The Apache community running to rescue its holy mountain

High Country News
2 min readAug 10, 2021

Indigenous spiritual leaders say the Vatican’s observatory is searching for something it doesn’t understand.

Dził Nchaa Si’an in present-day Arizona is a mountain where the deities live. That means it must be approached through the proper corridors, geographically and mentally. Elders teach younger generations to approach prayerfully, through suffering, remembering the ancestors. Wendsler Nosie Sr., who is Chiricahua Apache and enrolled in the San Carlos Apache Tribe, says the mountain is a fixture in Apache religion. “If we were to write the Bible,” he said, “this would be in there.”

Mount Graham, the colonial name for Dził Nchaa Si’an, was part of the San Carlos Apache Reservation until 1873, when the federal government seized it by presidential executive order, deeming it public lands and subsequently placing it under the management of the U.S. Forest Service. Access to the mountain, however, fell under the control of the University of Arizona. In 1990, George Coyne, director of the Vatican Observatory in Italy, who was at the time also a professor at the university, broke ground for a new observatory on Mount Graham. Neither the Vatican, the Forest Service, the university, nor any of the observatory’s other collaborators ever sought the Apache people’s approval. Coyne himself was dismissive of the objections that were made.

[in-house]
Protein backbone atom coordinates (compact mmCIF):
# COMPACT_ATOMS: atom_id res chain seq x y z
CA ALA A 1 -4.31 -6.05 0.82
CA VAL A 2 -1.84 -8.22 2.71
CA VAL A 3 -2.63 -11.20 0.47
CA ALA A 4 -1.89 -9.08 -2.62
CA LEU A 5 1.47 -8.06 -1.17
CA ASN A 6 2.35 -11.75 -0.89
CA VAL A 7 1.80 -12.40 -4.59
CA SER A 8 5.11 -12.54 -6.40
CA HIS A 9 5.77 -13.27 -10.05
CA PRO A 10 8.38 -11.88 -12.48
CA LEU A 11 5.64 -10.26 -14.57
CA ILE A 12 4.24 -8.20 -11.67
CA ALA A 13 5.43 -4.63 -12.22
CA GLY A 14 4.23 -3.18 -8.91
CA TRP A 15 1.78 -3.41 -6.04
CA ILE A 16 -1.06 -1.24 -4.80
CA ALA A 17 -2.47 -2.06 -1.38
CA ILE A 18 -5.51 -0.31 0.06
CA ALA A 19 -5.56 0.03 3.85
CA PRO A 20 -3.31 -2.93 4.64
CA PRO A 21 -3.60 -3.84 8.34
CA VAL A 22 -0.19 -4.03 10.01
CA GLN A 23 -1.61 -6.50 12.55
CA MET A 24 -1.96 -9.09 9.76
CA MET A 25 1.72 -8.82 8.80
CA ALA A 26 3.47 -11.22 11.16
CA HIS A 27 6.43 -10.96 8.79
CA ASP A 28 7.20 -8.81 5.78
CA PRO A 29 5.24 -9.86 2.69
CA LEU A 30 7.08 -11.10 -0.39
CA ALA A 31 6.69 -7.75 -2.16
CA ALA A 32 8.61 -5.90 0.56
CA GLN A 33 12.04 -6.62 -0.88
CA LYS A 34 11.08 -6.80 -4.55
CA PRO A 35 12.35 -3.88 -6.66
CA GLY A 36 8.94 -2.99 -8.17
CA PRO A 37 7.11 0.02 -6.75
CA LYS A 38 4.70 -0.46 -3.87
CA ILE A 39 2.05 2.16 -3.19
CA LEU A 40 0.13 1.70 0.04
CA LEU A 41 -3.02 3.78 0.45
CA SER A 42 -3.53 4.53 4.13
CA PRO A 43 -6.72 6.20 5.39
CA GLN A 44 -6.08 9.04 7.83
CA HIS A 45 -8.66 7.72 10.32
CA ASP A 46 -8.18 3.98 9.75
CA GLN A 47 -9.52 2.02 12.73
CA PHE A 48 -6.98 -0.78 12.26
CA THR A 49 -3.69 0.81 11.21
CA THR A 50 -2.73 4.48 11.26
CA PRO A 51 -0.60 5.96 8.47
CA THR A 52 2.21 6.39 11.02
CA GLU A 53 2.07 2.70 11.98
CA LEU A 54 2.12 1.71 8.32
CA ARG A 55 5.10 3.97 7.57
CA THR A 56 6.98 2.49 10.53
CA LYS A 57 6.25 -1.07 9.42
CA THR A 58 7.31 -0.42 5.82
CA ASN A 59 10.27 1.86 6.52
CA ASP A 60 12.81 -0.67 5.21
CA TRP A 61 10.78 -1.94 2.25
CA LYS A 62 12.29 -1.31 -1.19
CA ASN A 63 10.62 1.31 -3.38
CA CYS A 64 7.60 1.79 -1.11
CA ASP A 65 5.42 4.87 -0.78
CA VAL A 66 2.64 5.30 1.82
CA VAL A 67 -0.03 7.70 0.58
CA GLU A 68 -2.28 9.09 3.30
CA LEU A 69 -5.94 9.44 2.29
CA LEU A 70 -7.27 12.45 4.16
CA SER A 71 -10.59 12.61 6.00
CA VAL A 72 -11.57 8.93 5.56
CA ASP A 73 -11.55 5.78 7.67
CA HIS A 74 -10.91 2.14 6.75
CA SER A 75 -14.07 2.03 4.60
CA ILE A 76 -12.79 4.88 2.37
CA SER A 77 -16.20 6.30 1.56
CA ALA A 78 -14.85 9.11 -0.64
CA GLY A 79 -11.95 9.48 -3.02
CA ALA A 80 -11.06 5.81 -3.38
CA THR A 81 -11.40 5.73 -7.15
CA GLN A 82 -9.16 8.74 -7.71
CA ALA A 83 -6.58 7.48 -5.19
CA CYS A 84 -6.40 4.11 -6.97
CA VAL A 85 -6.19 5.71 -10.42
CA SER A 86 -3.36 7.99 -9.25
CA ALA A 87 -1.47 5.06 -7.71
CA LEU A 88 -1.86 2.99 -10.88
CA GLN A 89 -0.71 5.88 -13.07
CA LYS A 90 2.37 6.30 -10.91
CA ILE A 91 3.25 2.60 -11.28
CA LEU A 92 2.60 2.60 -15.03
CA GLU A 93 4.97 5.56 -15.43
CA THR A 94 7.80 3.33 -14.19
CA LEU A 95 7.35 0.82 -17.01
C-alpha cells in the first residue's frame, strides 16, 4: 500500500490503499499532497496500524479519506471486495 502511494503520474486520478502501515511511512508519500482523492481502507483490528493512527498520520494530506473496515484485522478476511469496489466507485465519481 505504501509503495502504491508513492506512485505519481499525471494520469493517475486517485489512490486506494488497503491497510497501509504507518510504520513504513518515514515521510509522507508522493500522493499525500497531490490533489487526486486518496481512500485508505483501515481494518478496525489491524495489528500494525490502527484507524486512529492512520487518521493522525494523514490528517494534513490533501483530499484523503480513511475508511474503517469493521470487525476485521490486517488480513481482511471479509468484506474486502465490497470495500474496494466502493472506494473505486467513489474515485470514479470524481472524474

Portrait of Wendsler Nosie Sr. at Treasure Park on Mt. Graham. Nosie said, “It’s always amazing when I’m on Mt. Graham to think about the history of our people and what they knew as freedom, remembering over 30 years of this particular struggle against religious discrimination. Knowing in this current generation that we’re coming home to what is holy and sacred, our church, is powerful.” | Molly Peters

“After extensive, thorough investigations by Indian and non-Indian experts,” Coyne wrote in a statement, “there is to the best of our knowledge no religious or cultural significance to the specific observatory site.”

In response, starting in 1991, Nosie and about a dozen others, including his daughter, Vanessa Nosie, ran to Dził Nchaa Si’an from the San Carlos Reservation — a distance of more than 100 miles. The runners took turns, relaying the distance, to protest the desecration of the holy mountain. They’ve been running every year since.

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